The patriarchal woman

The police woman, Sarla Premchand. For those who haven’t seen the film – she is the woman who writes up the police report for the poor-little-rich-molester.

Sure, her character comes with qualifiers. She presumably took a bribe from the boys of drunk-prostitutes-ki-bajao fame (the "financial circumstances" clause). She was brought up in a patriarchal set-up (the "familial circumstances" clause). She was a working woman and very important in her role as SHO of the Surajkund Police Station (the "paradoxical-nature-of-argument" clause).

Qualify and defend all you want, but the simple truth is that babies aren’t born sexist. Sexism is taught, and all these clauses come together to bind you in a contract-drafted-by-patriarchy you didn’t really know you had put your initials on.

Sarla the SHO, like all the other society aunty-jis in the film, was taught that women who aren’t respectable police women, naturally, "pesha karti hain". If she was a feminist, her feminism was easily bought. I dare say though, that the spite with which she spewed venom at the victim’s father and her two friends suggested otherwise.

Her character, however, threw light on the woman who circumstances-be-damned believes mera beta best hai. The woman who doesn’t get these "bra burning types ya". The woman who slut shames the girl who’s open to talking about her sex life. The woman who puts down another for wearing too much make up (or too little).

This is the lady who will bully a girl for taking offence on hearing a sexist joke. The woman who will sneer at your errant bra strap. The one who will call women over-sensitive or too-forward.

This woman will body shame you and tell you to ingest only air after 7pm. This is the woman who tells you that you will never land a beau with that attitude. The woman who mourns in chorus at the birth of a daughter (this is if said daughter actually has the privilege of being born). The woman who thinks in slutty ladkiyon se door raho. The woman who says baat ko mat badhao. The woman who says itni padhai ka kya karogi. The woman who believes the solution to all problems is shaadi.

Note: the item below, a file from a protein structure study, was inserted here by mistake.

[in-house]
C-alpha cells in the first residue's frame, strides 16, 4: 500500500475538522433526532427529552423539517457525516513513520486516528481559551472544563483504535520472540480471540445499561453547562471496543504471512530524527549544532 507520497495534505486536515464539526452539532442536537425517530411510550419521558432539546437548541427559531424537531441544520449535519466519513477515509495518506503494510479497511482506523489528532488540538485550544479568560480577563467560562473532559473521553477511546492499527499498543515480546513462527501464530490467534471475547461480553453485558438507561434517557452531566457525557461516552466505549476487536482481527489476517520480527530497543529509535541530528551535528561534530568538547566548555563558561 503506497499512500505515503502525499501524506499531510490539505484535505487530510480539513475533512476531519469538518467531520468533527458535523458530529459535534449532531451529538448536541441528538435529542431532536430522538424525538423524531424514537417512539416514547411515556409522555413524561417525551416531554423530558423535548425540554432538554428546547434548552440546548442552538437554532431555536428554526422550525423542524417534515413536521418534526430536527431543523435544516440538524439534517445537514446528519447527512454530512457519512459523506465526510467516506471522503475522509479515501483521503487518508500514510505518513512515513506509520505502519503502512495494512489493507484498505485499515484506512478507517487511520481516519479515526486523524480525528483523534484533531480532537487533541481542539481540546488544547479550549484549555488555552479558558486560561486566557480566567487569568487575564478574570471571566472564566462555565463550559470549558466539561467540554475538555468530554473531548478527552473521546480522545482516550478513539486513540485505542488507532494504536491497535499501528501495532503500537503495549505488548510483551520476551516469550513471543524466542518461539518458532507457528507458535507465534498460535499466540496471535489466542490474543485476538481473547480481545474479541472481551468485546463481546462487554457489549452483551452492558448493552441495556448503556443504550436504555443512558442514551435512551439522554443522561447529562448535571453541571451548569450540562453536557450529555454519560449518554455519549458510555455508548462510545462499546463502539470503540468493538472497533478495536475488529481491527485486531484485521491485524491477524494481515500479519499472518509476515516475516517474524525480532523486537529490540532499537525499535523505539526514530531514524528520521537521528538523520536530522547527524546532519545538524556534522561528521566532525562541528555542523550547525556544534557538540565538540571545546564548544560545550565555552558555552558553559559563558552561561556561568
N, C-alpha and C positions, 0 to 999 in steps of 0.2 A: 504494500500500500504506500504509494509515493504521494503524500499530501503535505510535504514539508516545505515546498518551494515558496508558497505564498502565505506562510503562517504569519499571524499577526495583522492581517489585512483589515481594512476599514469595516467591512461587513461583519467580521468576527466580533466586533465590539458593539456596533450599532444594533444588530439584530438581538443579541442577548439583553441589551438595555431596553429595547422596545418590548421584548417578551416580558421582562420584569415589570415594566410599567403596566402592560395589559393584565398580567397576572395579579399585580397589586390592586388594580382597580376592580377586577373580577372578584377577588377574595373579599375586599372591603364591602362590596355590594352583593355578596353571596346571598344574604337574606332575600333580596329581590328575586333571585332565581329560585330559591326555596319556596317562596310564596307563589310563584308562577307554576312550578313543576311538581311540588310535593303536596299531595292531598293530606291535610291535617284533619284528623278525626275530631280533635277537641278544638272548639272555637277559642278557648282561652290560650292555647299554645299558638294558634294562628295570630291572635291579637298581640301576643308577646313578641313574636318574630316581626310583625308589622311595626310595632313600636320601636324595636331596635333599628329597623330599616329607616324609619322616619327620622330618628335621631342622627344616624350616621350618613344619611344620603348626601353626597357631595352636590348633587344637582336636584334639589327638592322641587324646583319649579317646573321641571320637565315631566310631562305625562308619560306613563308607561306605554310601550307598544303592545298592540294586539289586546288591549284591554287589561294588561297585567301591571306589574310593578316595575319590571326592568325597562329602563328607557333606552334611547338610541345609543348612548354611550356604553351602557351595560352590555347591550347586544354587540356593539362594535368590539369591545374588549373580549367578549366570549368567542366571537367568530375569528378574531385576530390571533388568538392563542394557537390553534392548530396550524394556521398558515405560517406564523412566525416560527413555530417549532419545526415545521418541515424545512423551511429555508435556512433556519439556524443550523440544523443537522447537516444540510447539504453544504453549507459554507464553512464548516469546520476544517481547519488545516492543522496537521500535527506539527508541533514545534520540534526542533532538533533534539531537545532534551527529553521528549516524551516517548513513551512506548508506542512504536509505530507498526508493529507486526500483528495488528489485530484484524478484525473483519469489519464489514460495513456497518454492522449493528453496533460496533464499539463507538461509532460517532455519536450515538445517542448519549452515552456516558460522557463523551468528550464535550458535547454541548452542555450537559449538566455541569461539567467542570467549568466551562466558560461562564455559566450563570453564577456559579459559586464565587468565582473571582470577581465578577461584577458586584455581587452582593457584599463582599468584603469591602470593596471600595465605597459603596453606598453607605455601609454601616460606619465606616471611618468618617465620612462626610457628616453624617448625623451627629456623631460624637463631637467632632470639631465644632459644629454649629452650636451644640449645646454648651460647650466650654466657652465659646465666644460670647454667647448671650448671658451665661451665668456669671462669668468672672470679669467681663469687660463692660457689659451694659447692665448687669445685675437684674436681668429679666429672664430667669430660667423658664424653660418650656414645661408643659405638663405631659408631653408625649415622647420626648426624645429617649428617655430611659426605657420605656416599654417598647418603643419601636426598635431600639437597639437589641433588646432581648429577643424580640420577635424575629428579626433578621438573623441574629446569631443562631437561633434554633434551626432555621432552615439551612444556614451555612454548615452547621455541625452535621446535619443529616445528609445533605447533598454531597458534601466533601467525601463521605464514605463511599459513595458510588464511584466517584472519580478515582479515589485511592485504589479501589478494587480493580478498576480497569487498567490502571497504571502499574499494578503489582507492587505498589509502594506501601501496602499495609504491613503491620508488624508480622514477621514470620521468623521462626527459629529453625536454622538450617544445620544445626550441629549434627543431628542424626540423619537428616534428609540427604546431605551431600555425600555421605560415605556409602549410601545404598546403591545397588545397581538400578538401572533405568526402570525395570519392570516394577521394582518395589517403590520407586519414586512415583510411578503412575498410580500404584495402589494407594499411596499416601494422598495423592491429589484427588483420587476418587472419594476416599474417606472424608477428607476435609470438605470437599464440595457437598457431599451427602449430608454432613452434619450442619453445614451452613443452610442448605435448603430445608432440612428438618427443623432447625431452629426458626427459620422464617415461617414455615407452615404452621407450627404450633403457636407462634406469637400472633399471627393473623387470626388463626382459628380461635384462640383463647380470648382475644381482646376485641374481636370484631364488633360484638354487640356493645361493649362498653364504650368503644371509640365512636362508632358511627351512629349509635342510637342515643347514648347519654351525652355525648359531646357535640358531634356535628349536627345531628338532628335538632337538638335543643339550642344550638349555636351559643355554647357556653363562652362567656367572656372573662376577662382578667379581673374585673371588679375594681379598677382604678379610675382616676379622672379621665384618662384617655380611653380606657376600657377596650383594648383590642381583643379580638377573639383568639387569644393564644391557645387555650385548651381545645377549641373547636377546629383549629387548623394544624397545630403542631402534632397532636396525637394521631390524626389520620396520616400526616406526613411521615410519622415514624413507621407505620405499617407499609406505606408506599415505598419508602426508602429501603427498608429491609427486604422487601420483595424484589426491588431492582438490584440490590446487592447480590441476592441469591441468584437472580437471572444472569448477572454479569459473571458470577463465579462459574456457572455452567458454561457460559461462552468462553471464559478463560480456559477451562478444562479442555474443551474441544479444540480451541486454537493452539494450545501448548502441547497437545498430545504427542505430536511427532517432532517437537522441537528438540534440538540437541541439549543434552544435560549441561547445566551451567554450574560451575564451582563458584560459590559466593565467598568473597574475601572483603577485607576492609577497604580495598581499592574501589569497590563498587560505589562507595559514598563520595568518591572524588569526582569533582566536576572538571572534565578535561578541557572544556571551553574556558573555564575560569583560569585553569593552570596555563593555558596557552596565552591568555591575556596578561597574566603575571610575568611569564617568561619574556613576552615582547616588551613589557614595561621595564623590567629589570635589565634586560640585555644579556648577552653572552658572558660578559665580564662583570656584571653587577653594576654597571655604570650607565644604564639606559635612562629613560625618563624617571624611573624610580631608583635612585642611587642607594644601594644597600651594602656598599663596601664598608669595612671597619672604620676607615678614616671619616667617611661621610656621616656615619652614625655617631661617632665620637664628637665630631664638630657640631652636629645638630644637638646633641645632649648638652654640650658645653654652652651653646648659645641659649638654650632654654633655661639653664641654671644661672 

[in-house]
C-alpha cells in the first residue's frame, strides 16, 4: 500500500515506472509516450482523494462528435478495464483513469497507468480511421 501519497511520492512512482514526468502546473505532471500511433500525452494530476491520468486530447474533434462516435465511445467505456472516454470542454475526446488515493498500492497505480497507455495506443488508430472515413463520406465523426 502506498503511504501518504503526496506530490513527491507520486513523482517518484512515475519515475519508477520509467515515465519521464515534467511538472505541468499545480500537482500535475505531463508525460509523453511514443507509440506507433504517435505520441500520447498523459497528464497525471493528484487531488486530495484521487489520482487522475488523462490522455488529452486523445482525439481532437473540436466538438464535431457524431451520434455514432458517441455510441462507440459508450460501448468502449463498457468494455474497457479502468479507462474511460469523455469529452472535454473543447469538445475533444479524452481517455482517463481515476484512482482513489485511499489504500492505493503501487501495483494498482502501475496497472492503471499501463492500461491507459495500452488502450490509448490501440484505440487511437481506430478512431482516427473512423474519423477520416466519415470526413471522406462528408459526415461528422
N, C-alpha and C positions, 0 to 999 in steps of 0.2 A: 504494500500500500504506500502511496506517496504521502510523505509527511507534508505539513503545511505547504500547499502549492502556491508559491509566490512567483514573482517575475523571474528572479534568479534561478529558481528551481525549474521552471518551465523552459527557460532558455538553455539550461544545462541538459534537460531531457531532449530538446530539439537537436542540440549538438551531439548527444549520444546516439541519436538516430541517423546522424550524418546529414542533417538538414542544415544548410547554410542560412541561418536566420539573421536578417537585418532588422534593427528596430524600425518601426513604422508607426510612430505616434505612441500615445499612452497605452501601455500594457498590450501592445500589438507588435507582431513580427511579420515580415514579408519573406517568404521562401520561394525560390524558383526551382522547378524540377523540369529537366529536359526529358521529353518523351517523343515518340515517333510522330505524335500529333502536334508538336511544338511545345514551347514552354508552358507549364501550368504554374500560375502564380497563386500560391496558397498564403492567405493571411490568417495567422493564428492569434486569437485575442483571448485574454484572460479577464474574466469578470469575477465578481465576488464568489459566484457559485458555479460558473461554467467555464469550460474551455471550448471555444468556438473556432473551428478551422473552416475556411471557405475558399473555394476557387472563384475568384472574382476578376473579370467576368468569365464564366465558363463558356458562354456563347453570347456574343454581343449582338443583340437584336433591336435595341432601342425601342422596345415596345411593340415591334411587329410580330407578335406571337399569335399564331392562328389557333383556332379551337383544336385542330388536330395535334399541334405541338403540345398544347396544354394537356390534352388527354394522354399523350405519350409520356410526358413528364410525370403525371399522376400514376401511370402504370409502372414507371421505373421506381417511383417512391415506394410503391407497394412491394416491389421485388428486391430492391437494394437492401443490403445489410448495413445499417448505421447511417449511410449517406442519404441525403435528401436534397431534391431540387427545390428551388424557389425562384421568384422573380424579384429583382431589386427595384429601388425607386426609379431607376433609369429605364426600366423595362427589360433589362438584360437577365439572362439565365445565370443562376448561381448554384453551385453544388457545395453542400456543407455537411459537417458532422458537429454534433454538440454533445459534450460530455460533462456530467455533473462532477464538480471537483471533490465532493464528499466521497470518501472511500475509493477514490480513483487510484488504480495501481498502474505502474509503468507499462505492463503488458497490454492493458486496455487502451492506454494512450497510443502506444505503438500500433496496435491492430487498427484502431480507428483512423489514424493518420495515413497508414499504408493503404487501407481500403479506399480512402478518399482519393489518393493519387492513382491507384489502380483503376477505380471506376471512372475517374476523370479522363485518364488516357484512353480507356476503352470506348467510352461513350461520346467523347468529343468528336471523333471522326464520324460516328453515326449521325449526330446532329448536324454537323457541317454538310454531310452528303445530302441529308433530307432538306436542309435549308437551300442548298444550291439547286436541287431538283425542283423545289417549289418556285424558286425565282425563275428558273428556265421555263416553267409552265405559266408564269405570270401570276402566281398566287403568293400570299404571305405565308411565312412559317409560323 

This woman exists too. And this woman is anathema to the cause of feminism. I mean, isn’t insidious indoctrination the best? It cuts across class and privilege and gets women to in-fight for the cause of those who have oppressed them for centuries. Thank you, patriarchy!

These two characters, however, in my opinion, are worth mentioning.

To close (and also as a subtle post event plug) I’ll leave you with this. Recently, at the Mind Rocks Summit, "Our feminist men need to be empowered even more than women", roared Kangna Ranaut to an audience full of star-struck school and college children. She was talking about Pink and making a reference to Amitabh Bachchan and Shoojit Sircar.

It was one of those almost-erupt-with-applause-but-wait-what?! moments. Up until the sentence took a disastrous turn after the word empowered, she had me. And now, in retrospect, I realise, that moment and that sentence, was single-handedly, an embodiment of both the feminist man and the patriarchal woman.

Also read: Pink helped explain to my 11-year-old daughter what I couldn't

Also read: Do you really need a Bachchan to sell feminism in Pink?

Writer

Asmita Bakshi Asmita Bakshi @asmitabee

The writer is a law graduate and ball of rage. She tweets @asmitabee and eats everywhere